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Scientists to grow potatoes on Earth under Mars conditions


Washington:  To save millions of lives on Earth, a team of world-class scientists is ready to grow potatoes in the most inhospitable environments under the tough Martian conditions.

The experiment, led by the International Potato Centre (CIP) in Peru and NASA, is a major step towards building a controlled dome on Mars capable of farming the invaluable crop.

“I am excited to put potatoes on Mars and even more so that we can use a simulated Martian terrain so close to the area where potatoes originated,” said Julio E Valdivia-Silva, research associate of NASA who is leading the project’s science team.

By using soils almost identical to those found on Mars, sourced from the Pampas de La Joya Desert in Peru, the teams will replicate Martian atmospheric conditions in a laboratory and grow potatoes.

The increased levels of carbon dioxide will benefit the crop, whose yield is two to four times that of a regular grain crop under normal Earth conditions.

The Martian atmosphere is near 95 percent carbon dioxide.

“The extraordinary efforts of the team have set the bar for extraterrestrial farming. The idea of growing food for human colonies in space could be a reality very soon,” added Chris McKay, planetary scientist of the NASA Ames research centre.

Beyond the ability to thrive in challenging conditions, potatoes are also highly nutritious.

An excellent source of vitamin C, iron and zinc, they contain critical micro-nutrients missing in vulnerable communities globally.

“How better to learn about climate change than by growing crops on a planet that died two billion years ago?” noted Joel Ranck, CIP head of communications.

“We need people to understand that if we can grow potatoes in extreme conditions like those on Mars, we can save lives on Earth,” he added.

Currently, famine affects 842 million people around the world.

Global warming creates poor soil conditions and increases the number of pests and disease which have the combined effect of limiting harvests globally but particularly in vulnerable areas where poverty, malnutrition and food insecurity already exist.

Understanding atmospheric changes on the surface of Mars will help build more dynamic and accurate simulation centres on the Earth.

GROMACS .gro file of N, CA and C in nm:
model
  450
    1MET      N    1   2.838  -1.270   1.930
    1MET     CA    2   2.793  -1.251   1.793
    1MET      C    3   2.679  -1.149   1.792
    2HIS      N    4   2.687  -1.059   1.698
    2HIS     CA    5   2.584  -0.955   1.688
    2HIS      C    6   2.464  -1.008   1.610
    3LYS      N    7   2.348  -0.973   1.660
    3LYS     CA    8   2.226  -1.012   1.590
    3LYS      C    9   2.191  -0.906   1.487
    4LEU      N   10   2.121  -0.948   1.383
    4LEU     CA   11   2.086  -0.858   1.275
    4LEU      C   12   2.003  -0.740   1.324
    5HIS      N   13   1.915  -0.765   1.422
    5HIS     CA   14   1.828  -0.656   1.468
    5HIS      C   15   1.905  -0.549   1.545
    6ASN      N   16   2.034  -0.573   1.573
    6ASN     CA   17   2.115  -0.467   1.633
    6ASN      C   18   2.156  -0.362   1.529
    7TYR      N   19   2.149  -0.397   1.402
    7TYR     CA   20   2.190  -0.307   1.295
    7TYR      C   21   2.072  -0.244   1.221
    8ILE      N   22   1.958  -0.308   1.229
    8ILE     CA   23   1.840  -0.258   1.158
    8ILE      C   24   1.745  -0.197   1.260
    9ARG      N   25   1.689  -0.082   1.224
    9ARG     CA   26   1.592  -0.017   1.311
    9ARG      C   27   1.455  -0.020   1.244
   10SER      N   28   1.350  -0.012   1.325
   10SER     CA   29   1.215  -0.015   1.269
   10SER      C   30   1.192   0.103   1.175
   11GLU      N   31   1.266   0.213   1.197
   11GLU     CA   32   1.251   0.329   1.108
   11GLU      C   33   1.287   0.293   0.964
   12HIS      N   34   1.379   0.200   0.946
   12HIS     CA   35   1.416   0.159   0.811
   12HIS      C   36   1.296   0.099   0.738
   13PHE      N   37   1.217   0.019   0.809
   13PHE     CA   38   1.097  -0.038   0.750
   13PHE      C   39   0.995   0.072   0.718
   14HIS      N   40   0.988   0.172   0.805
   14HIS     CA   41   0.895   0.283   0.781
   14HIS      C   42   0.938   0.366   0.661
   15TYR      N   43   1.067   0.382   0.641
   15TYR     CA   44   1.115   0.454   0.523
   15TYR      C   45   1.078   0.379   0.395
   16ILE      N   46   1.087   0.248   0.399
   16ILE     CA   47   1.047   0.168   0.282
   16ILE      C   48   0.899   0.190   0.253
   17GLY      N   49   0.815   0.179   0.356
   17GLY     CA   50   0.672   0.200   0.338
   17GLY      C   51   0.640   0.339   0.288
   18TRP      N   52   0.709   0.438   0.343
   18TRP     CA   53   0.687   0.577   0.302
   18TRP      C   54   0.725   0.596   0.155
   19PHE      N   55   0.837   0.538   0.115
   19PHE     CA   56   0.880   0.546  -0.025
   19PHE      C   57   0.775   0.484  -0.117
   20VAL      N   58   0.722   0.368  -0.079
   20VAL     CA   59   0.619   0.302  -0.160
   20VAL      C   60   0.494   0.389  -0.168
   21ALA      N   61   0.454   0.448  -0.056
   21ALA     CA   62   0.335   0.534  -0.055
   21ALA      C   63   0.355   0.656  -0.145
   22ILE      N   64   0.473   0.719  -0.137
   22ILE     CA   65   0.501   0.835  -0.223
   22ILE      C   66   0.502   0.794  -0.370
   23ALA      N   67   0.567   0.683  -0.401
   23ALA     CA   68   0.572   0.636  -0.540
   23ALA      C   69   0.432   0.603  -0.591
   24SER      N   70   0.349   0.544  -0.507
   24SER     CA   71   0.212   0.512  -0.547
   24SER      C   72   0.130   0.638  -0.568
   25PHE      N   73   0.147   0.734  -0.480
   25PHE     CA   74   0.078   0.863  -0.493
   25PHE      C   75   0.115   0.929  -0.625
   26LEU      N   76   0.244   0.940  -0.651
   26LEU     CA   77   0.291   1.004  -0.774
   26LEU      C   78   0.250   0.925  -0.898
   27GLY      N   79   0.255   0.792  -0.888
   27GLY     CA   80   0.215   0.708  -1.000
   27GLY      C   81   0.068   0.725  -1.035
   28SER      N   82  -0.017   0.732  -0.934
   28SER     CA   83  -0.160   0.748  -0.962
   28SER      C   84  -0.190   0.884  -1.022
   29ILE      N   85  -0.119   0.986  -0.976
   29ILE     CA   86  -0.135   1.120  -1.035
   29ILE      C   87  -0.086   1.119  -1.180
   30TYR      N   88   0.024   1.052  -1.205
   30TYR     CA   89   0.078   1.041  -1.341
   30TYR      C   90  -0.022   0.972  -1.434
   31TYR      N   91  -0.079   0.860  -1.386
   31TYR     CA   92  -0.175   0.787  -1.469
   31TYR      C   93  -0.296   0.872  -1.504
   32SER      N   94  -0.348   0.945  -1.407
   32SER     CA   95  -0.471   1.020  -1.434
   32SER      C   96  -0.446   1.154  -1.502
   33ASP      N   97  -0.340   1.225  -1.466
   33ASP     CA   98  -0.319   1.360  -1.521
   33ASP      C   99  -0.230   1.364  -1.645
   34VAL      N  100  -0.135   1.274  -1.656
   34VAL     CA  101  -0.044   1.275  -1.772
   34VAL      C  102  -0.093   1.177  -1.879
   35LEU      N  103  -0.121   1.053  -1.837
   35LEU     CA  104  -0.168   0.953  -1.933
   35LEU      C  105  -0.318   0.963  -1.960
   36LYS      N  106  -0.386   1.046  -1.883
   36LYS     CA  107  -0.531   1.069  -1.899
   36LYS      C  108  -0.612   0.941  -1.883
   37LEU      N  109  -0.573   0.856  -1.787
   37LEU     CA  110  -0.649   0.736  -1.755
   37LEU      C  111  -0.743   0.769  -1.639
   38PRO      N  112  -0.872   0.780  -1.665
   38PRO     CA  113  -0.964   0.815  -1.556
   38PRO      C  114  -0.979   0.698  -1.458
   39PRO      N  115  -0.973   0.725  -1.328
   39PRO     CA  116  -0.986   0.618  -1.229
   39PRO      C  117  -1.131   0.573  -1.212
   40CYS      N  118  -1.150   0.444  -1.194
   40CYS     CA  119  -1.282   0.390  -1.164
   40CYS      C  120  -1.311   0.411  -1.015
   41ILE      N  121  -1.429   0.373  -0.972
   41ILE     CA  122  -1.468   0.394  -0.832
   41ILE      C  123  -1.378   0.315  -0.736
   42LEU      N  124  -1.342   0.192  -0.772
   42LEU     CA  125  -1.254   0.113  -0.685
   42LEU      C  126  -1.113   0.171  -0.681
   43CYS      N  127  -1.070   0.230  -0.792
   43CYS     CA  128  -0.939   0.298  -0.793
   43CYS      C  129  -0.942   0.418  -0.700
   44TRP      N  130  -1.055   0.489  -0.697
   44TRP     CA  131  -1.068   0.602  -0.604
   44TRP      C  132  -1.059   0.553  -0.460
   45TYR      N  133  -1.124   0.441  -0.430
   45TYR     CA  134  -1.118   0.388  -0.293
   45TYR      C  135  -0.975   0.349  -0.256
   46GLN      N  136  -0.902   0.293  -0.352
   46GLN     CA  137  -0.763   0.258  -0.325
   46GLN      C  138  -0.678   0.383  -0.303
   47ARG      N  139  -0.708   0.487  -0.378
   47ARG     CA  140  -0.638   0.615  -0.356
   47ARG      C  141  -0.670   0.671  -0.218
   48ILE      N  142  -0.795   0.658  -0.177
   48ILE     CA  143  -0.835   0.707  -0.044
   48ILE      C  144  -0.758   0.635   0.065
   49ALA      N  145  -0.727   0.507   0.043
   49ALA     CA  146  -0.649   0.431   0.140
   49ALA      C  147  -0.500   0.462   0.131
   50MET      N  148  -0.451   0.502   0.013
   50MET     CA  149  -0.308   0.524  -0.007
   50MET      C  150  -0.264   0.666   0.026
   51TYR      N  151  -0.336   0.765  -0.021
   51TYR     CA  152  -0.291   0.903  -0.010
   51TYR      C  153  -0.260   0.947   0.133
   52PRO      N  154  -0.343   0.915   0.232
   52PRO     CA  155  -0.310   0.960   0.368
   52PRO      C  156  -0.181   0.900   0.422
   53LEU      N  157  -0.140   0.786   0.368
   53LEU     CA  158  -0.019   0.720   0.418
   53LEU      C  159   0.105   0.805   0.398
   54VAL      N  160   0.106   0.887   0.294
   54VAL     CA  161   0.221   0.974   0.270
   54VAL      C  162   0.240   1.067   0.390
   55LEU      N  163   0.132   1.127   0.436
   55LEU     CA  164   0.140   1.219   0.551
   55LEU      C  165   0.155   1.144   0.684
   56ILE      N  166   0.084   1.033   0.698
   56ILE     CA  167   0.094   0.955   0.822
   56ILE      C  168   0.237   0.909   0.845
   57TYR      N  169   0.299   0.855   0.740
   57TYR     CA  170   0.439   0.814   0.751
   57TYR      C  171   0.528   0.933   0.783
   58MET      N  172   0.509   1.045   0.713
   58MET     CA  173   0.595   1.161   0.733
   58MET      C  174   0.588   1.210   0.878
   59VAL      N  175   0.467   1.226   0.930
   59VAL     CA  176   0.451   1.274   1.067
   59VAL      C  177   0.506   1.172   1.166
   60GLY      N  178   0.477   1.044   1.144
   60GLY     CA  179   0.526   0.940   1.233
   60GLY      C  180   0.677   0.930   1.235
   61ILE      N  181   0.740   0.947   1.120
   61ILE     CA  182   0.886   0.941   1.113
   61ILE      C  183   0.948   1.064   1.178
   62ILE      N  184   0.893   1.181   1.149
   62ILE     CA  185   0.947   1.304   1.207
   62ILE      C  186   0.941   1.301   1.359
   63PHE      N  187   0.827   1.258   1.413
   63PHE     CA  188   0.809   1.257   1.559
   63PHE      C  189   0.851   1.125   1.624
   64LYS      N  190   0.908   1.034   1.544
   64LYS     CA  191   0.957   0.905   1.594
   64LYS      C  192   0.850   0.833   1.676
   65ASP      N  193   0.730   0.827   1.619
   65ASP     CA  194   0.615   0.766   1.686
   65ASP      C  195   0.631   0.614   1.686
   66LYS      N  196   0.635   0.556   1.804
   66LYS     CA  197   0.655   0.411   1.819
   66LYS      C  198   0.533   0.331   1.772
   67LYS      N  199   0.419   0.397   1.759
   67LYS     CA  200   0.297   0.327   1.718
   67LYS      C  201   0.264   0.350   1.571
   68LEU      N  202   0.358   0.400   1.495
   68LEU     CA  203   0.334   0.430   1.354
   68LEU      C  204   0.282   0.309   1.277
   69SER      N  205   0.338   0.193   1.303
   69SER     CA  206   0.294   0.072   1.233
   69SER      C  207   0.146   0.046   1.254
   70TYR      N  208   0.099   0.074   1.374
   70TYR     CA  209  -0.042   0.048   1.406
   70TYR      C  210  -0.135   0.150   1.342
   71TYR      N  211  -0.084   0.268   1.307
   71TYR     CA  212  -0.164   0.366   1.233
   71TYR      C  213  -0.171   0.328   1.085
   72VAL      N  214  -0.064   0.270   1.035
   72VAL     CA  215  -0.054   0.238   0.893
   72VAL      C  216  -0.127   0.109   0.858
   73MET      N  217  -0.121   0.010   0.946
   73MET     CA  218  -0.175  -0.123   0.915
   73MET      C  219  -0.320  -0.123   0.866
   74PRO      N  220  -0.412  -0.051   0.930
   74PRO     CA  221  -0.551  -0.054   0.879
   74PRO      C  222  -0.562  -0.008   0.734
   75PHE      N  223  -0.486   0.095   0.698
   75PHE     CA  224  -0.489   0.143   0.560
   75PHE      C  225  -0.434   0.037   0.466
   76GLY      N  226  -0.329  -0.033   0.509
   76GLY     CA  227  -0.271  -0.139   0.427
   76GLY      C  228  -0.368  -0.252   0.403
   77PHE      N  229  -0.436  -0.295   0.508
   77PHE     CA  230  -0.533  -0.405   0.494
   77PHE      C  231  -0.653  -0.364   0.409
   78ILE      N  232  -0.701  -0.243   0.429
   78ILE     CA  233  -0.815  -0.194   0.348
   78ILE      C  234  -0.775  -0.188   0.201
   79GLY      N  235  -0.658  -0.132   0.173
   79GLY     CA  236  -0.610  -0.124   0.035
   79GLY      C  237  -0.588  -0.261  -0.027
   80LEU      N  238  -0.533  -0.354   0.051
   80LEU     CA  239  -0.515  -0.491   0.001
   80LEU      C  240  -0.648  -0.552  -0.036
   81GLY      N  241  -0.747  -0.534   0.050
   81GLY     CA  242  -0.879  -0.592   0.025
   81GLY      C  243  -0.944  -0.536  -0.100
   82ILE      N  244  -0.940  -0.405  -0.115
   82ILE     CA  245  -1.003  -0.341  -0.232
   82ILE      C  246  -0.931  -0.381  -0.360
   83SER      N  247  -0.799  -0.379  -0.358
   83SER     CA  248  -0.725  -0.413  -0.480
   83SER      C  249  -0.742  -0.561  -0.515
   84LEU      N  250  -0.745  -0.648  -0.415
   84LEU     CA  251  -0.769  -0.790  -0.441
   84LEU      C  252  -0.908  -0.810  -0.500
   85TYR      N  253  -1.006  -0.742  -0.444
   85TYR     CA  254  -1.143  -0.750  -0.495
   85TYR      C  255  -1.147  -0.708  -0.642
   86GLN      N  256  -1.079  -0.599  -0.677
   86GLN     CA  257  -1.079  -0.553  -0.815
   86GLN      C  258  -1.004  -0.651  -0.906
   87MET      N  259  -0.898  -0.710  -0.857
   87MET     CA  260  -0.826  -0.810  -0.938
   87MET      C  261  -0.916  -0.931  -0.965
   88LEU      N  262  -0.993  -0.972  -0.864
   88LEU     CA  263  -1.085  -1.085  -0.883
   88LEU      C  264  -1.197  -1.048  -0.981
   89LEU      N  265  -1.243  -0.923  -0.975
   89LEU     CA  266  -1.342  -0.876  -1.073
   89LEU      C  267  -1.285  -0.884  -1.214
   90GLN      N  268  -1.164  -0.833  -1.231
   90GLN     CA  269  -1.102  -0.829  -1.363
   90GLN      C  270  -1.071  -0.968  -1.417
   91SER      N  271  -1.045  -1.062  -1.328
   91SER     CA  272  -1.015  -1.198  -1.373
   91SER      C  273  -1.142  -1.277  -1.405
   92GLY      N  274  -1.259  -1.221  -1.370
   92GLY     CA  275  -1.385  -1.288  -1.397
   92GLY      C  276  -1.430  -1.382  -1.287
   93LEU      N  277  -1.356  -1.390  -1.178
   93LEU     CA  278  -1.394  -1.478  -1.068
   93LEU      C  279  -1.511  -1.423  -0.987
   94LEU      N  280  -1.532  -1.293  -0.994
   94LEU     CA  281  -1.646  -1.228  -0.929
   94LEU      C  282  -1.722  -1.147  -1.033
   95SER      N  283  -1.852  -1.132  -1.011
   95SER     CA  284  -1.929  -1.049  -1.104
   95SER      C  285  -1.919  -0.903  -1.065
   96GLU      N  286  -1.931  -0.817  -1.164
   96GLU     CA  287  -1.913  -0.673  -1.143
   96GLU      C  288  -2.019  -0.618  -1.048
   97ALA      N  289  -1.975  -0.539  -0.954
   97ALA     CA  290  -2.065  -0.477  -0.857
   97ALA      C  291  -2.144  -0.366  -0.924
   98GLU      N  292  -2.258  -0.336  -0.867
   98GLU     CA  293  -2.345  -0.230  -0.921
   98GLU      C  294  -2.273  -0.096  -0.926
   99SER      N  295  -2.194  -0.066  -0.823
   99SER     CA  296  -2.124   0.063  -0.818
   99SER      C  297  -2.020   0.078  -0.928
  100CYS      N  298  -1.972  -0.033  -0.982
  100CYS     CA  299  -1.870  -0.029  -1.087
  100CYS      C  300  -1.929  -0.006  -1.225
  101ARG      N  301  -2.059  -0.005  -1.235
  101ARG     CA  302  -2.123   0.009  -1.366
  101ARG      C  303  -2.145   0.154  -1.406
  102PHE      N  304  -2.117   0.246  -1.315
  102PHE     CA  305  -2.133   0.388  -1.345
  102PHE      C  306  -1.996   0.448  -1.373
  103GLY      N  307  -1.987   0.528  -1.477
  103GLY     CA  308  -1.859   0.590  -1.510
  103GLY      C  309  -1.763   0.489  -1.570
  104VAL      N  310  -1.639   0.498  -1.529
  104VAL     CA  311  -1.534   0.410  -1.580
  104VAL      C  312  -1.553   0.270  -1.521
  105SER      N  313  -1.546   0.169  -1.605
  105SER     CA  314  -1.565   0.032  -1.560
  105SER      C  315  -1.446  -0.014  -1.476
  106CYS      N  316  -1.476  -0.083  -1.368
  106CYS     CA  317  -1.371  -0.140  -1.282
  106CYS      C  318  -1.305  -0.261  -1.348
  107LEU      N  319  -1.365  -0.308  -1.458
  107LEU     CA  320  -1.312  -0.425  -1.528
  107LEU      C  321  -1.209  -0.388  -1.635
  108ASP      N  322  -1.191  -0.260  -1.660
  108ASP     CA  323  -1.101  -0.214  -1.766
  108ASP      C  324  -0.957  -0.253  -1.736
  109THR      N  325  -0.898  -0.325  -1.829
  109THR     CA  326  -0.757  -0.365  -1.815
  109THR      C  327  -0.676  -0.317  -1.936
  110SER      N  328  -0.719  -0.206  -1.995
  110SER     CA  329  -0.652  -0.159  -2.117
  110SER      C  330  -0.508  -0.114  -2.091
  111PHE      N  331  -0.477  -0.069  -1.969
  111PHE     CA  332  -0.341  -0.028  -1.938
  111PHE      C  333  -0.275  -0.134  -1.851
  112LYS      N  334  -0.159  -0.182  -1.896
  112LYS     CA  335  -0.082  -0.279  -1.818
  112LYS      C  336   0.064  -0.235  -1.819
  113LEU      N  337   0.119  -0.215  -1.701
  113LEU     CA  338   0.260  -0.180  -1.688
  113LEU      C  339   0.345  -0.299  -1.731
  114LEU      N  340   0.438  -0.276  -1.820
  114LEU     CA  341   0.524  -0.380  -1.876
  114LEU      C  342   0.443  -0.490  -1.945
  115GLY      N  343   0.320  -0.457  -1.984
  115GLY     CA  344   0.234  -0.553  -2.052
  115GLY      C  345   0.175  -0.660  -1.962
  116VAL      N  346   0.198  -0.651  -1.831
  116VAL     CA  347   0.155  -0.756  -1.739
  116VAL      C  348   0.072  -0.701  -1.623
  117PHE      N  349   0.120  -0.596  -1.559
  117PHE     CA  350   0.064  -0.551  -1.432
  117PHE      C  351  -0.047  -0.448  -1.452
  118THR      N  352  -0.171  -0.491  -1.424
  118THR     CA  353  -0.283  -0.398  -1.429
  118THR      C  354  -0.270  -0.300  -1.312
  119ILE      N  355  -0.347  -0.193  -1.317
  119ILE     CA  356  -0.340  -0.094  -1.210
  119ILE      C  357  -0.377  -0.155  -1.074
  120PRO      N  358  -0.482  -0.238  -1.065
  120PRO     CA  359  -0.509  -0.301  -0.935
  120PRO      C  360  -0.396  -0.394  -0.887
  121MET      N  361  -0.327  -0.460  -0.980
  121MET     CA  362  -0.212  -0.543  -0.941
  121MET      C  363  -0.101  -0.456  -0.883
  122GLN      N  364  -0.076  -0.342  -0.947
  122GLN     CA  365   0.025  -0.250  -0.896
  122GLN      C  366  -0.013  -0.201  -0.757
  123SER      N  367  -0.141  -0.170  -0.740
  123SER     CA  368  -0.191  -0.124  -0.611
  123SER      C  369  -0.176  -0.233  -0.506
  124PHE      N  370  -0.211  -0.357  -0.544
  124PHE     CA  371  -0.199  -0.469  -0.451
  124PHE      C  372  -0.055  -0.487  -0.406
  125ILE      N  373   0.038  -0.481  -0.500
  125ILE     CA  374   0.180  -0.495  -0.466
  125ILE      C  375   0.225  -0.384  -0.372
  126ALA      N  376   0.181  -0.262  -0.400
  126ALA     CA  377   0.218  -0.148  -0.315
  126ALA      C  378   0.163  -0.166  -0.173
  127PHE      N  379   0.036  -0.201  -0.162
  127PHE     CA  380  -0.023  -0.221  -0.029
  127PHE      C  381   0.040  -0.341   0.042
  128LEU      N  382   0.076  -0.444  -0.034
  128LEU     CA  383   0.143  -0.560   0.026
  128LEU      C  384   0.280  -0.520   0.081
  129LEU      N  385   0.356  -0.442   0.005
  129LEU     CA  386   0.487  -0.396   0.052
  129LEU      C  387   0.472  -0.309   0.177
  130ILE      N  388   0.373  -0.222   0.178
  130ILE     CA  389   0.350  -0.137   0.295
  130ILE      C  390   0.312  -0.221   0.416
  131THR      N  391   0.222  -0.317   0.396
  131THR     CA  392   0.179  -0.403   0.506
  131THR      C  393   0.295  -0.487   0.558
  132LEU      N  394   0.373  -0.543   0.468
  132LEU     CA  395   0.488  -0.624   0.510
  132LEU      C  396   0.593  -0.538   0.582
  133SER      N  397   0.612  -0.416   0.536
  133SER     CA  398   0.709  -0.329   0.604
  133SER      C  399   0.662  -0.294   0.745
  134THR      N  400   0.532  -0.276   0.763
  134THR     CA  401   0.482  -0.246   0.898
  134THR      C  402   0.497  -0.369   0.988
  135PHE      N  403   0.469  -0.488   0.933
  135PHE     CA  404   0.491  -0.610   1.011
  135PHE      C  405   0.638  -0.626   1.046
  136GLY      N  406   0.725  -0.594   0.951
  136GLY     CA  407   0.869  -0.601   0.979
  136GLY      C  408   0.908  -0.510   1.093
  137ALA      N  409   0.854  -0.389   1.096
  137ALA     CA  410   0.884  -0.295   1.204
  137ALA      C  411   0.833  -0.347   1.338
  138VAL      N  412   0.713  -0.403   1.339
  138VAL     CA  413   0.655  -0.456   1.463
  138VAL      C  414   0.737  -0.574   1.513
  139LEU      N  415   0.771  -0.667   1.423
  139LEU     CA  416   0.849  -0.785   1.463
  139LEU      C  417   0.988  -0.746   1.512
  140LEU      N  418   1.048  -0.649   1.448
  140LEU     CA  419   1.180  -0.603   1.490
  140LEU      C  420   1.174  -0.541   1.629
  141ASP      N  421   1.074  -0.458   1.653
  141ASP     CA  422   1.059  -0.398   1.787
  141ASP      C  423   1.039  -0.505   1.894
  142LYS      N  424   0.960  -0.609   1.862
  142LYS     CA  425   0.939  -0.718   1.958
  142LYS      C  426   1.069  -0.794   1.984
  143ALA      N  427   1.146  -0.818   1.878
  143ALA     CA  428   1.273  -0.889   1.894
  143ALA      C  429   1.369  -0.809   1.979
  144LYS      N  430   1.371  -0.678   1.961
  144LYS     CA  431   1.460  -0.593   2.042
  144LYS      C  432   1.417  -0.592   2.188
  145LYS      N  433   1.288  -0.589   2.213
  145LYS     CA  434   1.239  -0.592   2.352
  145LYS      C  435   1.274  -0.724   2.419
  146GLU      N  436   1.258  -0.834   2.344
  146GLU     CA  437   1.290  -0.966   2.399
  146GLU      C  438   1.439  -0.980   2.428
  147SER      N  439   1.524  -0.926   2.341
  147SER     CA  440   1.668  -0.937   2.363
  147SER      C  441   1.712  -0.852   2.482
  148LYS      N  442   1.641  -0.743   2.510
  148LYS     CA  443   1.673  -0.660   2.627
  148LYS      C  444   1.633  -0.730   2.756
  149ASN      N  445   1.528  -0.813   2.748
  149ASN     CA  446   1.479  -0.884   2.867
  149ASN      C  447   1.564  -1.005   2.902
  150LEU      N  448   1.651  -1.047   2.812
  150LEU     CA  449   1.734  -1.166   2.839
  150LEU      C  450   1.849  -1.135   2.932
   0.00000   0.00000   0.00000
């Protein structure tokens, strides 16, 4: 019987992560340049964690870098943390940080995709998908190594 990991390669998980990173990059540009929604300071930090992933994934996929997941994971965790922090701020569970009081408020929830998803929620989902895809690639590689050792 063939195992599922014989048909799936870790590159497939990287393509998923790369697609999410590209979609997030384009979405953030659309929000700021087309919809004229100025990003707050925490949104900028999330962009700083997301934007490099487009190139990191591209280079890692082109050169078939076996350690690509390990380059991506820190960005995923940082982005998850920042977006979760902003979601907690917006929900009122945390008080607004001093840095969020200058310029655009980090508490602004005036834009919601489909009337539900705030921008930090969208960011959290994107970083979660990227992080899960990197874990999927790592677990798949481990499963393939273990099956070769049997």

The goal is to raise awareness of the incredible illness due to potatoes and fund further research and farming in devastated areas across the globe where malnutrition and poverty are common, the authors concluded. (IANS) (image

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NASA’s instrument to measure Sun’s energy

For instance, spectral irradiance measurements of the Sun's ultraviolet radiation are critical to understanding the ozone layer -- Earth's natural sunscreen

NASA to release two missions focused on moon soon in 2022. Pixabay
NASA's new instrument can measure incoming solar energy. Pixabay
  • NASA’s new instrument can measure Sun’s incoming energy
  • The instrument is called Total and Spectral Solar Irradiance Sensor (TSIS-1)
  • This can help bring in an energy revolution in future

To continue long-term measurements of the Sun’s incoming energy, NASA has powered on a new instrument installed on the International Space Station (ISS).

Solar energy is one of the biggest energy sources in the world.

The instrument, Total and Spectral solar Irradiance Sensor (TSIS-1), became fully operational with all instruments collecting science data as of this March, NASA said.

“TSIS-1 extends a long data record that helps us understand the Sun’s influence on Earth’s radiation budget, ozone layer, atmospheric circulation, and ecosystems, and the effects that solar variability has on the Earth system and climate change,” said Dong Wu, TSIS-1 project scientist at NASA’s Goddard Space Flight Center in Greenbelt, Maryland. TSIS-1 studies the total amount of light energy emitted by the Sun using the Total Irradiance Monitor, one of two sensors onboard.

Also Read: Why is the Sun’s atmosphere much hotter than its surface

This sensor’s data will give scientists a better understanding of Earth’s primary energy supply and provide information to help improve models simulating the planet’s climate.

The second onboard sensor, called the Spectral Irradiance Monitor, measures how the Sun’s energy is distributed over the ultraviolet, visible and infrared regions of light. Measuring the distribution of the Sun’s energy is important because each wavelength of light interacts with the Earth’s atmosphere differently.

Measuring solar energy is one big technological developement. Pixabay

For instance, spectral irradiance measurements of the Sun’s ultraviolet radiation are critical to understanding the ozone layer — Earth’s natural sunscreen that protects life from harmful radiation.

“All systems are operating within their expected ranges,” said Peter Pilewskie, TSIS-1 lead scientist at the University of Colorado Laboratory for Atmospheric and Space Physics in the US. IANS

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